As much as Remnick wants us to focus on this adaptability, his account may be more useful for explaining what has been one of the mysteries of Obama's biography: his emergence, in his mid-twenties, as an earnest and ambitious young man whose temperament and political philosophy would, for all his shape-shifting, be strikingly consistent during the career that followed. This was one of several gaps in his 1995 memoir, Dreams From My Father, in which the narrative jumps, in the space of barely half a dozen years, from Obama the amiable but unfocused late adolescent with a mild drug habit to the politically awakened ascetic who arrives at Harvard Law School with, everyone seemed to agree, "first black president" written all over him.
Obama may have wanted to play down his years at elite colleges so as not to spoil his tale of Kenya and the South Side of Chicago. Or else he may have feared that a proper reckoning with the flowering of his ambition might have come off as too immodest. But Remnick's well-researched timeline fills out the Bildungsroman. We see the Obama at Occidental College in LA deciding to drop "Barry" for "Barack". We see him befriending a couple of upper-crust Pakistani students with socialist beliefs - figures he skirts past in Dreams. We see him developing a sense of political proportion, speaking at an apartheid protest but judging other campus spats too trivial: "The impression he gave me was 'I get involved when it is important enough'," recalls one fellow student. His decision to transfer to Columbia, another says, is a key step: "California feels too pat, he is too dissipated, he is getting away with too much, hanging out too much, so he says to himself, 'Go put yourself in a very cold place.' He picks Harlem." Obama confirms this to Remnick:
I think I had a hunger to shape the world in some way, to make the world a better place, that was triggered around the time I transferred from Occidental to Columbia . . . And so there's this period of time when I move to New York and go to Columbia, where I pull in and wrestle with that stuff, and do a lot of writing and a lot of reading and a lot of thinking and a lot of walking through Central Park . . . So I would say that's a moment in which I gain a seriousness of purpose that I had lacked before.
Remnick introduces us to Obama's eclectic cast of influences, not least his mother, the anthropologist who left him in Hawaii to do her research in Indonesia, but passed on to her son a knack for social observation. Then there is Frank Davis, a loquacious black labour activist transplanted to Honolulu, who offered the teenaged Obama an early link with the mainland African-American experience, as well as with leftist politics; and Roberto Unger, a Harvard law professor known for his pungent attacks on the US legal system. Obama took two of the professor's courses, and although he emerged from Harvard with the cautious and conciliatory politics that would become his trademark, Remnick hears echoes of Unger in Obama's later admission that he had found the study of law "a sort of glorified accounting that serves to regulate the affairs of those who have power".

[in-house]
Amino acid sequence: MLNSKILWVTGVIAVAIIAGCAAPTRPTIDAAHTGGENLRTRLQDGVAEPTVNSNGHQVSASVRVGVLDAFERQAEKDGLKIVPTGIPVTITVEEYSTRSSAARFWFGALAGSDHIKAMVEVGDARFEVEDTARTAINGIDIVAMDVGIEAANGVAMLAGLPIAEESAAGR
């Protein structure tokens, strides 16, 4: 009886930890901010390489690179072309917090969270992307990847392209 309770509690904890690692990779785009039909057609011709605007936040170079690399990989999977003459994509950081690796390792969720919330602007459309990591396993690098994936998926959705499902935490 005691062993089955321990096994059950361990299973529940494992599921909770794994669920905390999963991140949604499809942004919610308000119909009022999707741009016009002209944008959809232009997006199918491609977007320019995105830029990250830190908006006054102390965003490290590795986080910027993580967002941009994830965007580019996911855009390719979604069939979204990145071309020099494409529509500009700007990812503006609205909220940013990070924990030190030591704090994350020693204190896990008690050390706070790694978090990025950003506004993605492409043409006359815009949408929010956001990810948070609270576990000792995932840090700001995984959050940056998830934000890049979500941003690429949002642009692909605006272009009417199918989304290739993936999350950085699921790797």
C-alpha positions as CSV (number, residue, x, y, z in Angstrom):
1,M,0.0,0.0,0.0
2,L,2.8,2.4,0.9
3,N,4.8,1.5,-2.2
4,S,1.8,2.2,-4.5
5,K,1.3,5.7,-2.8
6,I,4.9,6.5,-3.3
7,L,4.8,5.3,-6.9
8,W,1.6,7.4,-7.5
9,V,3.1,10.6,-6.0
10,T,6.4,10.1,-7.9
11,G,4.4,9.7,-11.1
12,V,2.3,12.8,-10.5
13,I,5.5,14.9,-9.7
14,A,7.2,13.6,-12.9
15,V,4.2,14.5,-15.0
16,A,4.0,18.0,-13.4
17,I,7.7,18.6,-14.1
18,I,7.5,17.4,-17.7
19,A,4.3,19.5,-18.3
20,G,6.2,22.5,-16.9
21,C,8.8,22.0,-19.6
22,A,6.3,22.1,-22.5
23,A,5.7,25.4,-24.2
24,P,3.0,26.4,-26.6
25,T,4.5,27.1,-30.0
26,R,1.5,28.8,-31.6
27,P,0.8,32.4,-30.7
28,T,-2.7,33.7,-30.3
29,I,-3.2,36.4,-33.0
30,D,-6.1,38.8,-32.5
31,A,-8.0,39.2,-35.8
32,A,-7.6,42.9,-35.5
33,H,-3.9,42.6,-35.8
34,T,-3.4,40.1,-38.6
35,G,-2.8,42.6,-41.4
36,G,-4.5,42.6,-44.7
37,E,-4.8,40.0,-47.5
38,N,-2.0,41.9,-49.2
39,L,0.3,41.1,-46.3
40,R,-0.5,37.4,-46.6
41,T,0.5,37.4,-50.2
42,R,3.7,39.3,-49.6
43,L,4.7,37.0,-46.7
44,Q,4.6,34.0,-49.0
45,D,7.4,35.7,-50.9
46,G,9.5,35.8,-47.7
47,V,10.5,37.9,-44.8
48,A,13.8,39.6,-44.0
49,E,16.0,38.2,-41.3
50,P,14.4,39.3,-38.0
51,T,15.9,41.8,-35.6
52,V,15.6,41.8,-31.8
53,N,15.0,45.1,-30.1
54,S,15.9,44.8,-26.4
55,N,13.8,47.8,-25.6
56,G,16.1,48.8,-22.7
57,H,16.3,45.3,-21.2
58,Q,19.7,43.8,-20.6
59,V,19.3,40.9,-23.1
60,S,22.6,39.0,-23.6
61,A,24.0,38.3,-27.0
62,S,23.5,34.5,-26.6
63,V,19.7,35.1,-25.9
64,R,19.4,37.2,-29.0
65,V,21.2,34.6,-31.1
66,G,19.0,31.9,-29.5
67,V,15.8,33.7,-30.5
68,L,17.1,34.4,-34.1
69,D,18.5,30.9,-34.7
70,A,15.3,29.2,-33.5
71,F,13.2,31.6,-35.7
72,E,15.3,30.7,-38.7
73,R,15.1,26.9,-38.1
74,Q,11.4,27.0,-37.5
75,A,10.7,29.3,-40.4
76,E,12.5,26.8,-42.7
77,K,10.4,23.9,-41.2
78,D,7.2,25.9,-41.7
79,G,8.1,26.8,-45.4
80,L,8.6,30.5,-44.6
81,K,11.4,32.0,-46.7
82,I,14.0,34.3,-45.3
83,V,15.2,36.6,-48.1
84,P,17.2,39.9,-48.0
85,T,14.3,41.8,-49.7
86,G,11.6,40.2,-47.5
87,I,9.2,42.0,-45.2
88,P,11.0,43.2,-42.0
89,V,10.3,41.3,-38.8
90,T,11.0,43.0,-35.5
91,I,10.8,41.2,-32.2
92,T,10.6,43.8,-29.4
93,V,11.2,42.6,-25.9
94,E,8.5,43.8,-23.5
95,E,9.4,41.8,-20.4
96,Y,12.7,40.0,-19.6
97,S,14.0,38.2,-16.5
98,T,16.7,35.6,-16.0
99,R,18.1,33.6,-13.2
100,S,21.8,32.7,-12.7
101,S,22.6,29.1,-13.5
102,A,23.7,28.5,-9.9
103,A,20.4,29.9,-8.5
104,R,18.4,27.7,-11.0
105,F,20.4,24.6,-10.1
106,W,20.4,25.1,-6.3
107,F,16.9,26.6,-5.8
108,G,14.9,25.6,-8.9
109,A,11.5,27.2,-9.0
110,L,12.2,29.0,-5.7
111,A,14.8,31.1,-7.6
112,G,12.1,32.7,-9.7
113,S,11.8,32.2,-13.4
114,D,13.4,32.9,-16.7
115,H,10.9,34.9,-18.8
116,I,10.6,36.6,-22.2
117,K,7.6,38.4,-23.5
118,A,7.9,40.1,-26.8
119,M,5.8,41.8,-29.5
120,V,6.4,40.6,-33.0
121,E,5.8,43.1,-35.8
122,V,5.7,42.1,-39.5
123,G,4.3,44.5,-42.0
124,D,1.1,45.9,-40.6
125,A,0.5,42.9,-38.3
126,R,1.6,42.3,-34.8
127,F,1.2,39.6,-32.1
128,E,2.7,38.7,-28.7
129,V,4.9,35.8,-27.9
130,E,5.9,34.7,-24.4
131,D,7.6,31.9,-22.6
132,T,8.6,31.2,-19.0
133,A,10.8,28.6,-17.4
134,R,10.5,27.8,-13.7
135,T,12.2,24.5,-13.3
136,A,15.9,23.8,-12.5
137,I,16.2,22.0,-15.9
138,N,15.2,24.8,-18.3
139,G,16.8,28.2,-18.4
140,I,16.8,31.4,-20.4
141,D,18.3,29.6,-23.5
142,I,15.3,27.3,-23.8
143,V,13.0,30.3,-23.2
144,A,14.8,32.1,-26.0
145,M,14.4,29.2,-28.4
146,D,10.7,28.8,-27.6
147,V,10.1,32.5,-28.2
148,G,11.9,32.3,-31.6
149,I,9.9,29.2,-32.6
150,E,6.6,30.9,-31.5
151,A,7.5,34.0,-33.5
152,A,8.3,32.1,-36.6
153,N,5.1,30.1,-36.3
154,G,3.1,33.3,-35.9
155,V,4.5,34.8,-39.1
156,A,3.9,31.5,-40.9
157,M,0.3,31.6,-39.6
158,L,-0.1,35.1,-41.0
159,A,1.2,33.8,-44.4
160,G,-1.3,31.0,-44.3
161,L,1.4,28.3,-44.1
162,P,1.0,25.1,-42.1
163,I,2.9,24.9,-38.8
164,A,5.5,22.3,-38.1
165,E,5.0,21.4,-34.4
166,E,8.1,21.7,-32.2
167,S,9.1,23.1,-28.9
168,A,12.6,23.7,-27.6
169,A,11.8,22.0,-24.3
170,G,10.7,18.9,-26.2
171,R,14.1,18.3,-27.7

Even as he fills in the gaps in Dreams, Remnick must contend with the challenge of incorporating his subject's bestselling autobiography into his own biography. He opts to quote from Dreams throughout and convincingly traces its structure to American slave narratives, chiding Obama for trying to make his own experience sound deprived enough to fit the template. Yet he somewhat skates over the question of what Obama intended with his unusually ambitious and intimate memoir. For all his thoughts of public service, Remnick writes, Obama "could not have envisioned that Dreams From My Father, just 13 years later, would provide a trove of material for voters, journalists, speechwriters and media consultants during a presidential campaign". But the thirtysomething Obama that Remnick portrays is so ambitious and sure of his destiny that it seems possible he was entirely aware of the likely impact his book would have. And it is precisely Obama's confidence in his own candour that sets this book apart.
Remnick continues to offer fresh insights throughout the period of Obama's entry into Illinois state politics, and is particularly good on the difficulty he had in establishing street cred among his black political rivals. Bobby Rush, the former black nationalist who easily fended off Obama's attempt to grab his congressional seat in 2000, mocked his challenger in tones that foreshadowed Sarah Palin's attacks. Obama "went to Harvard and became an educated fool", Rush sneered. "We're not impressed with these folks with these eastern elite degrees." Remnick conveys the sense of frustration that settled over Obama as a state legislator and later in the US Senate. "Barack hated being a senator," his political guru, David Axelrod, tells the author.
But the account loses steam when it reaches the oft-told story of the 2008 presidential campaign. Remnick's insistence on viewing it through his race-focused lens has a distorting effect. He is more concerned with Obama's relationships with black leaders and voters than with white ones, when it was his successes with the latter that were much more decisive. In his account of the South Carolina surge, for example, Remnick underplays the importance of the preceding victory in Iowa, which changed the perception of Obama among black voters overnight. And spending no time in Iowa also means short-changing the message that Obama had been cultivating for years and that resonated with voters as much as his implicit promise of racial conciliation - his call for a "new politics" freed of cynicism and gamesmanship.
Finally, in under-examining Obama's cross-racial appeal, Remnick also overstates it. As he trumpets the scale of Obama's victory over John McCain, he fails to take note of the swath of America in which McCain surpassed George W Bush's performance in 2004 - an arc curving from south-western Pennsylvania, through Appalachia and the Upper South, all the way into east Texas.
Not that Remnick suggests the 2008 election settled America's civil rights challenges once and for all. But the vast stretch of territory won by McCain held an ominous hint of what awaited Obama in office - strains and tensions that have so far proved resistant to the adaptability and multilingualism of a singular politician depicted so well in this valuable book.
The Bridge: the Life and Rise of Barack Obama
Picador, 672pp, £20
Alec MacGillis is a correspondent for the Washington Post and a regular contributor to the New Statesman